5 people who shouldn’t write a business case

shouldn't write a business case

Ever been in a meeting and watched someone have a profound realisation? His realisation was that the reason his sectors projects fail is because the wrong people are writing the business cases.  I could easily identify from my own experience of five people who shouldn’t write a business case. This also got me thinking about this very issue of who is the best person to write the business case?

I’d like to explore this by taking a look at the people that I currently see write business cases:

The Business Analyst

You would think that a Business Analyst would be in a good position to write a business case. Their role in analysing the business processes and developing requirements for the proposed project provides them with knowledge.

Business Analysts are usually from outside the business area wanting the change. They therefore don’t fully understand the issues that exist.  They are also not in the place to understand the driving needs of the business. Or, in other words, the real reason for the business case.

The Project Manager

The Project Manager (PM) often does not belong to the business area that owns the change initiative.   They may or may not have written business cases before.  They will be looking for input from knowledgeable Subject Matter Experts from the business in order to fully capture what the business needs are around why there is a need to write the business case.

They have a vested interest in writing a business case because they can shape what they see as ‘their project’ during the writing phase.  This means that they can make the ‘project’ as complicated or simple as they want and deliver the outcomes written in the business case to match this.

The Policy Maker

Policy makers have a vested interest in writing a business case.  They write it to meet their policy requirements.  The focus is very different to the way that the business actually wants to operate, or function in the future.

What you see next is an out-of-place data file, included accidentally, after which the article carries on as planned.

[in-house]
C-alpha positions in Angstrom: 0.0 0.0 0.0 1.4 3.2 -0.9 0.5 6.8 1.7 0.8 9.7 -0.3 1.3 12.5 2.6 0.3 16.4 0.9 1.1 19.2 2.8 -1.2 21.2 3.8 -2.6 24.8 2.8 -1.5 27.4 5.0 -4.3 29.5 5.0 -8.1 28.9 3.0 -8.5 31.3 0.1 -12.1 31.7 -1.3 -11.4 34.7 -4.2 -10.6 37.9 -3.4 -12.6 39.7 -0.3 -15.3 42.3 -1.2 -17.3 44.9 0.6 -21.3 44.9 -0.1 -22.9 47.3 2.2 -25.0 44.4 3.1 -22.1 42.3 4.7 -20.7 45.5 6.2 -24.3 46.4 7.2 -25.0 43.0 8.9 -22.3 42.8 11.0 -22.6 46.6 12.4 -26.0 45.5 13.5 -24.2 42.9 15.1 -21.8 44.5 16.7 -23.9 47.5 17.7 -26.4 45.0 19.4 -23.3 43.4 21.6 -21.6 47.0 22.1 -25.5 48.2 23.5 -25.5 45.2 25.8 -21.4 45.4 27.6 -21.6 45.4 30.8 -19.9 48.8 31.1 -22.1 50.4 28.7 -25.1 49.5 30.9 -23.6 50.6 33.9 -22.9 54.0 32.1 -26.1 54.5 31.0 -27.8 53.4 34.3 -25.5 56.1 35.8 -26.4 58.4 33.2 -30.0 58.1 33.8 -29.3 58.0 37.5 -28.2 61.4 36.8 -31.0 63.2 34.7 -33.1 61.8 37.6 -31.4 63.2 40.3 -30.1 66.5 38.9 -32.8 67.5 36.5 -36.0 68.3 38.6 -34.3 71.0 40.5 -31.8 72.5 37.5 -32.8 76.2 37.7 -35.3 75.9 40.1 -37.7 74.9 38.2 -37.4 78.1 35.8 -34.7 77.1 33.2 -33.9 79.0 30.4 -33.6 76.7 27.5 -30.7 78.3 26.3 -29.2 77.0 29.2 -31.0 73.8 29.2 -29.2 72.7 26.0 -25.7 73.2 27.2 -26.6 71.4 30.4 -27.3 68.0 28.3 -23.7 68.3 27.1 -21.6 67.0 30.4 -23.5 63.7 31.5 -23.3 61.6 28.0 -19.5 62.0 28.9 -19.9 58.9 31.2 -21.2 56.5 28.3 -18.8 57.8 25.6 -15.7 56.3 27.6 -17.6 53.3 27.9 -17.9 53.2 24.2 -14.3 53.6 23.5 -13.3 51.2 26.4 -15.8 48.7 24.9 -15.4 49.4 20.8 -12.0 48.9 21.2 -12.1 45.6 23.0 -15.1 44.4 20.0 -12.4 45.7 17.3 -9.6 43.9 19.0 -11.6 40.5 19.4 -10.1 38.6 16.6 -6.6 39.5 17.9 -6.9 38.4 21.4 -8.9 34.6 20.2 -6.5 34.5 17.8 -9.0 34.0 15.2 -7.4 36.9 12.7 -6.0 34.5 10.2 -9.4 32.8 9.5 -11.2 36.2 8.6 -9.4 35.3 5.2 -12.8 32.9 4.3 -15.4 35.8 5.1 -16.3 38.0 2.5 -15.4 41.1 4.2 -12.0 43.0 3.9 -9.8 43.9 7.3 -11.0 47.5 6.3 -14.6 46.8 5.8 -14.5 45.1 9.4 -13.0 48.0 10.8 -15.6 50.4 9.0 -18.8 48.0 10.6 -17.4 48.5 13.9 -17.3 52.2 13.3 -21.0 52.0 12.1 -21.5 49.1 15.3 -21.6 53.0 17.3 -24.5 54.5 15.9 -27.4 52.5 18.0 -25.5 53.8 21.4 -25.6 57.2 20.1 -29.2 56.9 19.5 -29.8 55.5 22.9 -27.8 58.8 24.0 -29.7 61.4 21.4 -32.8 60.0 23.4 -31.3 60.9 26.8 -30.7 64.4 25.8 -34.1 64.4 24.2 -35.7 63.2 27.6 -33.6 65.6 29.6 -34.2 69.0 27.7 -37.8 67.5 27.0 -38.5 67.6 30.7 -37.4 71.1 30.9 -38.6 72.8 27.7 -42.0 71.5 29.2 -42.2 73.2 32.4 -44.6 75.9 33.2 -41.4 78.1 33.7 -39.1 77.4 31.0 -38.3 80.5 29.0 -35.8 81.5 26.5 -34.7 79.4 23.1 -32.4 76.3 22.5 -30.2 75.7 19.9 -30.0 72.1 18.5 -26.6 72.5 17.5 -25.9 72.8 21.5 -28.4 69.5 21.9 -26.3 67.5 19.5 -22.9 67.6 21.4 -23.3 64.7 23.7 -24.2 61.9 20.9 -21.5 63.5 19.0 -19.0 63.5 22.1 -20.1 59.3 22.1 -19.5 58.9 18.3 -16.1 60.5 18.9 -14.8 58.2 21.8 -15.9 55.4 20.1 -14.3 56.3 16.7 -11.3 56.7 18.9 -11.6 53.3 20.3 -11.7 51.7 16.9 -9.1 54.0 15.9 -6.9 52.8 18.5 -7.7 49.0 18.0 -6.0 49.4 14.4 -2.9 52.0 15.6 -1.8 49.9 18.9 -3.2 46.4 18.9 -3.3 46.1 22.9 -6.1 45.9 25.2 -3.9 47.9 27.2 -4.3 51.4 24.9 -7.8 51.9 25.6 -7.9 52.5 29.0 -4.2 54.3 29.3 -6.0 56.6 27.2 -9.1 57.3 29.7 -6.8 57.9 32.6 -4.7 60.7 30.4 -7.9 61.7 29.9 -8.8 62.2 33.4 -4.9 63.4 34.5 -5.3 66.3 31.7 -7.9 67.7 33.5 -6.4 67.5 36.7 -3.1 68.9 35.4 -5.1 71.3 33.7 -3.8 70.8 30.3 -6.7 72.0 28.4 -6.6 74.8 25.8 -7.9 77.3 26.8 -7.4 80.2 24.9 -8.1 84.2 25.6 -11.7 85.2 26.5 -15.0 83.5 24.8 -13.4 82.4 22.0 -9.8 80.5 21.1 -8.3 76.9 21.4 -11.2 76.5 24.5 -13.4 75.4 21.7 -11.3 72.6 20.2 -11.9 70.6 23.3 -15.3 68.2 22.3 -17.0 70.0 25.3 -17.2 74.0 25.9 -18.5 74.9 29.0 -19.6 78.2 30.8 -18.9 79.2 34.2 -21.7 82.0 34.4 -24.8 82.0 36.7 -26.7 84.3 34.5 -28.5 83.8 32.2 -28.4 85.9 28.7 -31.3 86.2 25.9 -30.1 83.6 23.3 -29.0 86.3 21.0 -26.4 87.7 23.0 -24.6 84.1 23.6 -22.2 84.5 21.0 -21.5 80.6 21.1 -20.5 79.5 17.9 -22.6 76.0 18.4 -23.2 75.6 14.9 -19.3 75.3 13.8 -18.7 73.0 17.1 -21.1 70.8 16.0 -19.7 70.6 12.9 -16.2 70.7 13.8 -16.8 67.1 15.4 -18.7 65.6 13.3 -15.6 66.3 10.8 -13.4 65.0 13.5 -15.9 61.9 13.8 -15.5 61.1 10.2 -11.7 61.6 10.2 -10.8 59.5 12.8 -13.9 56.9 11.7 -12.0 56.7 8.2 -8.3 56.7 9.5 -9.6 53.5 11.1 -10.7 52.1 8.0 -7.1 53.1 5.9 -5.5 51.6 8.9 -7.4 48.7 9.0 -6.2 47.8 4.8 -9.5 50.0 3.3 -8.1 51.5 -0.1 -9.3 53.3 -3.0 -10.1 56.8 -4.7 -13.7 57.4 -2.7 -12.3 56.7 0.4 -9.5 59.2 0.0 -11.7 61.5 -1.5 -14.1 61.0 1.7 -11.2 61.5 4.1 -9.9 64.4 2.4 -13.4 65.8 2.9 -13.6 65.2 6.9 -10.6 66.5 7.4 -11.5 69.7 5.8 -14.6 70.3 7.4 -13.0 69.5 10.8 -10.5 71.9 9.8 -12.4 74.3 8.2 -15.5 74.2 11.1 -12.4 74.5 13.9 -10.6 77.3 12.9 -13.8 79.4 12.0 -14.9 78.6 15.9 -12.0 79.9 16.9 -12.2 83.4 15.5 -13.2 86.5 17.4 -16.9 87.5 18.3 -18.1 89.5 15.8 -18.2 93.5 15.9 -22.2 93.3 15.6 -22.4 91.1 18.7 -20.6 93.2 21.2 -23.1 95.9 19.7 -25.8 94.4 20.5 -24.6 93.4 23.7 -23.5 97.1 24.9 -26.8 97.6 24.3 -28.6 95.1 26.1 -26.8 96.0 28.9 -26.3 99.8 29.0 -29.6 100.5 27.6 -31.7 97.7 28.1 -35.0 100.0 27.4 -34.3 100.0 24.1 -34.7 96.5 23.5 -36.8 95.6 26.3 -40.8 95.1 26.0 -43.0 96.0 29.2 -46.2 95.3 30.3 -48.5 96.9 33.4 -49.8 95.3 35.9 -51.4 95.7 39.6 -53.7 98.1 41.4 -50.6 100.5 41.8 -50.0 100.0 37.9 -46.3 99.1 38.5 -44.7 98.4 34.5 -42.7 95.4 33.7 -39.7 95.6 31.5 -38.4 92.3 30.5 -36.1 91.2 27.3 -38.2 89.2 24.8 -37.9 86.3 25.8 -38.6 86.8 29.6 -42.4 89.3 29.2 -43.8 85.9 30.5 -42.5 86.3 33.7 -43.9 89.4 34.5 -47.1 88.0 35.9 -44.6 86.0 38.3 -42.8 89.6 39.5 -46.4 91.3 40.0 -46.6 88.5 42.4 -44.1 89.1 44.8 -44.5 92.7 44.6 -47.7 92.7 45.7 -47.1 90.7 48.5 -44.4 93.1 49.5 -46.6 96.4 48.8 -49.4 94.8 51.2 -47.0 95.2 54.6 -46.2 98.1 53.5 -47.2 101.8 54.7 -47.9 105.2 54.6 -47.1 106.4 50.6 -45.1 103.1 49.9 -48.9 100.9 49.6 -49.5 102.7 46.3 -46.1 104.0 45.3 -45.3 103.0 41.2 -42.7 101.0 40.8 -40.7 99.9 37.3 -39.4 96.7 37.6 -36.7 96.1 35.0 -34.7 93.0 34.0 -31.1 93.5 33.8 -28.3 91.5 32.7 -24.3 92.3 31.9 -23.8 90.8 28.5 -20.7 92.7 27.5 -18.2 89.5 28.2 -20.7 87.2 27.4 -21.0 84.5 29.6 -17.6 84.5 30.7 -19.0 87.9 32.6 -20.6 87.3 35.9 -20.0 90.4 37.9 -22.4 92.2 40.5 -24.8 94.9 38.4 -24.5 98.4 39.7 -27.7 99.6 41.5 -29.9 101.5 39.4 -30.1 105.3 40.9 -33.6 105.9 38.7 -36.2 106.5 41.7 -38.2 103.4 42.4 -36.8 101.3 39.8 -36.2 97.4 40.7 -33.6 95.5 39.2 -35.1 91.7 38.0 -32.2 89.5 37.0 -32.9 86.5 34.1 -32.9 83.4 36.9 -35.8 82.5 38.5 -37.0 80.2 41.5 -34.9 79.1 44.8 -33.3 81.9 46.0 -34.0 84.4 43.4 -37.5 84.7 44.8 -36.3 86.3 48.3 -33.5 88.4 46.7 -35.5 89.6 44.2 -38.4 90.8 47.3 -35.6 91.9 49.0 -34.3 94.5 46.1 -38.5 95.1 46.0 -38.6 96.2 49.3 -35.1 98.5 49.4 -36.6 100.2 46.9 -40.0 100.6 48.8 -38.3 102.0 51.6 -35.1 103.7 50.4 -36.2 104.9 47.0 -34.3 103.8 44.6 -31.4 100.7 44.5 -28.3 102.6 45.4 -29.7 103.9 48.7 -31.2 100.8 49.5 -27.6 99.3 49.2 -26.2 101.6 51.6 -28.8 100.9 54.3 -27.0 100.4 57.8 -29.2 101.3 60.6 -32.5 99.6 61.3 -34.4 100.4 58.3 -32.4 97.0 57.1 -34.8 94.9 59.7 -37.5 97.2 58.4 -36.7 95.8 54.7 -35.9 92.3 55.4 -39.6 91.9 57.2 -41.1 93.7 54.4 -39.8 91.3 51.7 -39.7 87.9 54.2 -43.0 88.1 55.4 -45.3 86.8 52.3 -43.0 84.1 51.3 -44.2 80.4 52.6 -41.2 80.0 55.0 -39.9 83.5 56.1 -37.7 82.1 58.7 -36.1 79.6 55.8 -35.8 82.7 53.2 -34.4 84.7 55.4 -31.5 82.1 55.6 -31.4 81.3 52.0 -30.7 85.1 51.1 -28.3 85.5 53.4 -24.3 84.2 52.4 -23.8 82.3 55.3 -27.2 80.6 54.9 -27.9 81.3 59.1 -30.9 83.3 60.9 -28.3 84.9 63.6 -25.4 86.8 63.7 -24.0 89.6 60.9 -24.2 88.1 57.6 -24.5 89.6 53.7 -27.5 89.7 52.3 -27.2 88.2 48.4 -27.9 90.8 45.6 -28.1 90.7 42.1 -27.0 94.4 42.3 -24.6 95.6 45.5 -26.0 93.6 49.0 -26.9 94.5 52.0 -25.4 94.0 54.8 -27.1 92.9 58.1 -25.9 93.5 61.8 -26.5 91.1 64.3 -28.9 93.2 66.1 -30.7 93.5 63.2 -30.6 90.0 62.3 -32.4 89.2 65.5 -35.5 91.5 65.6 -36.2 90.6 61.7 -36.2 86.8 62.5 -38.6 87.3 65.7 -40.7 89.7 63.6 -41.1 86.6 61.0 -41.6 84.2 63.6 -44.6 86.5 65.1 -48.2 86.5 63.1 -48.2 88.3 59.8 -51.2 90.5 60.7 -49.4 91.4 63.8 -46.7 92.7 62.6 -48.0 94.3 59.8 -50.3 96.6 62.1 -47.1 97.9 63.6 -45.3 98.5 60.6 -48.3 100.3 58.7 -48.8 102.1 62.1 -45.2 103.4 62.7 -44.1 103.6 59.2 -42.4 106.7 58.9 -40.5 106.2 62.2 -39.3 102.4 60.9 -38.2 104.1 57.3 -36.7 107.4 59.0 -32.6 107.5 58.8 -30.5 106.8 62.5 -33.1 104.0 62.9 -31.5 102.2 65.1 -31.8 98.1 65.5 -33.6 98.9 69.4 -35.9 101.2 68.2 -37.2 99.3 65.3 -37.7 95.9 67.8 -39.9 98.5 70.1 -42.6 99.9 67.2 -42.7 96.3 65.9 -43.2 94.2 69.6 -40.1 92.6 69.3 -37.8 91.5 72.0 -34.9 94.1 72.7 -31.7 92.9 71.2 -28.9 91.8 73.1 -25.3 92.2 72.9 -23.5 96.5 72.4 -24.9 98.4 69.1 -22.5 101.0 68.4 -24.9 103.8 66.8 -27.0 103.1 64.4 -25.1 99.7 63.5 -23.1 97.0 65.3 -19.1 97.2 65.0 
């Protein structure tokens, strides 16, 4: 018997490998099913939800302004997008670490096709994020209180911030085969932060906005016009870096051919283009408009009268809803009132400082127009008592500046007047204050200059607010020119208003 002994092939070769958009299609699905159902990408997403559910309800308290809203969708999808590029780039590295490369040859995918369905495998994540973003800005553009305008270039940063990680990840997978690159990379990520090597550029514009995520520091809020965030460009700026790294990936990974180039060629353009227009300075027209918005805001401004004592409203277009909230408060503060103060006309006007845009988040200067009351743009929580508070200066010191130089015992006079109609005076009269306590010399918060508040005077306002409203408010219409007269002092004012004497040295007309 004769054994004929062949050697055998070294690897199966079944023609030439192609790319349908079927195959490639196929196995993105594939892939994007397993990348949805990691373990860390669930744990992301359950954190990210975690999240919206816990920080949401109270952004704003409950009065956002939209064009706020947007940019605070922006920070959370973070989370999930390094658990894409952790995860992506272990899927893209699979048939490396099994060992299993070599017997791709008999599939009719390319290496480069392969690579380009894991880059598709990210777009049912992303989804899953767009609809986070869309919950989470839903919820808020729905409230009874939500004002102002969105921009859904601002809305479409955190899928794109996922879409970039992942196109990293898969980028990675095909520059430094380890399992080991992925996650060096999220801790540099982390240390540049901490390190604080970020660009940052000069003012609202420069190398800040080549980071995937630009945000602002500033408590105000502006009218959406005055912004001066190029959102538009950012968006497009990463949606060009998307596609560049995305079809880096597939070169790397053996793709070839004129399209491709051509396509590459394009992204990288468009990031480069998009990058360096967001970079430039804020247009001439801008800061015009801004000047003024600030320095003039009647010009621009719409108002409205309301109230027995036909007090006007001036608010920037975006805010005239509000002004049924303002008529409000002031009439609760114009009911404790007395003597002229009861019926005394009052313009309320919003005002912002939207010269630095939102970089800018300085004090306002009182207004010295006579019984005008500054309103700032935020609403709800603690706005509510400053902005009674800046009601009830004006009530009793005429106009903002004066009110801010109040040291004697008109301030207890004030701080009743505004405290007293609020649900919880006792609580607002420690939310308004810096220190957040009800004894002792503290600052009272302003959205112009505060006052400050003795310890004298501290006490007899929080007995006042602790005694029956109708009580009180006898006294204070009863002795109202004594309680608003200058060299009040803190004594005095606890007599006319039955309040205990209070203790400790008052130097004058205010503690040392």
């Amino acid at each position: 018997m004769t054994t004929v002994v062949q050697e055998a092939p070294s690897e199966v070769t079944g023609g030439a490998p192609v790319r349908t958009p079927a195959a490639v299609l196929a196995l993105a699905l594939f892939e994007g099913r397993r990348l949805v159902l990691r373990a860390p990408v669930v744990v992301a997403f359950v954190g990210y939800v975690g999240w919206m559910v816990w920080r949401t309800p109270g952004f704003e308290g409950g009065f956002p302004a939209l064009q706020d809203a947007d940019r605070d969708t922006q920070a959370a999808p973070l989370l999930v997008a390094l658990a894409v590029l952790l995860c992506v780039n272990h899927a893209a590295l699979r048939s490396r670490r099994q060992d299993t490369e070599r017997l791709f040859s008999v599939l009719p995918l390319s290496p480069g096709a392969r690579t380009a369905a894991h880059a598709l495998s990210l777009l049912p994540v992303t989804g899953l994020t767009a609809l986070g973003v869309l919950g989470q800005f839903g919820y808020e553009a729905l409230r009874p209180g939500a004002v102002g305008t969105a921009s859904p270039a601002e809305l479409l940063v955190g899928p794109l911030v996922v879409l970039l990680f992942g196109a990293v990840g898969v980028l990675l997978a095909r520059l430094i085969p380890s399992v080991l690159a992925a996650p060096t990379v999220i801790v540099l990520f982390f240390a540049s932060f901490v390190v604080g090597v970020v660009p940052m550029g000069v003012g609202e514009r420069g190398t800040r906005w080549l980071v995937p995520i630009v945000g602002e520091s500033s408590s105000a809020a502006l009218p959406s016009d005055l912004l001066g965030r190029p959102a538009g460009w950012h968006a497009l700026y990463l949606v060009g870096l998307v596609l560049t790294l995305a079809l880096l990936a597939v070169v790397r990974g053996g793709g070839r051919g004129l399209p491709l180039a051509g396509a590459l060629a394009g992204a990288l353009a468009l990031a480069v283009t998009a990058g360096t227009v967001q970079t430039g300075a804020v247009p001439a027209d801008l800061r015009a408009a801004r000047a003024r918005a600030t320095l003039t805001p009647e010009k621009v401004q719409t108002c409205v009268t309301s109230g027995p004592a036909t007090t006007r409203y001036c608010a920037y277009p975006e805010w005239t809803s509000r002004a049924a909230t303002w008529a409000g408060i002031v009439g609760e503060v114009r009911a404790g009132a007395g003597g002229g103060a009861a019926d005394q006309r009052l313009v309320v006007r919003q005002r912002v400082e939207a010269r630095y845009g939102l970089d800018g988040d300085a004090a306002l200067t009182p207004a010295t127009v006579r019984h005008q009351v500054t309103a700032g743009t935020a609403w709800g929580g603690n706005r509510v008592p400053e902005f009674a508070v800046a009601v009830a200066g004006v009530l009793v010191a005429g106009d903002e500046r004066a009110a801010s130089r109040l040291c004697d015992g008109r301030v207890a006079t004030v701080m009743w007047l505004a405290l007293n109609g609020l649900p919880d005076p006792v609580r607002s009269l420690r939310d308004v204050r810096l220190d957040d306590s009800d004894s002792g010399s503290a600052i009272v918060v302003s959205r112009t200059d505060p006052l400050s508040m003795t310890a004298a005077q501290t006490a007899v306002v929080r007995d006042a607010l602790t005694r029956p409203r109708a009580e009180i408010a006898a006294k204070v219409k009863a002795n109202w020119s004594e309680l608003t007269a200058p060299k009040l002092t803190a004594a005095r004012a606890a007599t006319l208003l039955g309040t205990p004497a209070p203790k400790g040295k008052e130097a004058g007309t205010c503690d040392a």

These people may have information at a higher level to that of the business owners or key stakeholder themselves, and therefore will try to influence an outcome via the business case.

This can be fraught with disaster as it is not the best approach for change management, which is ensuring that all stakeholders are on the journey with you from the start.

The System Vendor

Whilst I’ve spoken before about why vendors shouldn’t write business requirements I’m putting them in here as a warning for anyone that is considering them writing their business case.

An External Consultant

External consultants are the furthest away from the actual business.  They might be very good at their jobs and have a lot of knowledge, but unless they spend quality time with the business and write the business case having interviewed and spoken to a number of key stakeholders and business SME’s the business case is going to be too high level.

Consultants also have a vested interest in writing the business case a specific way. There is a possibility of further work for them, or their organisation, if the business case is approved.

Who is the right person or people TO write the business case?

A business case must be written by the business.  Someone that works in the day to day operations of the business. A person that understands the business needs, and  who has the ability to tap into the strategic level of the organisation. They also need to understand the connection with the change required.

The business case must be written with the right level of detail and from an objective point of view.  The writer should be devoid of bias (as much as possible) and fully open to exploring options that would otherwise not be considered, in order to gain the best outcomes for the business.

The focus should always be on business need, with strong alignment to the success factors if the change described in the business case is enabled.

 

Karen

*Photo image courtesy of Stuart Miles at FreeDigitalPhotos.net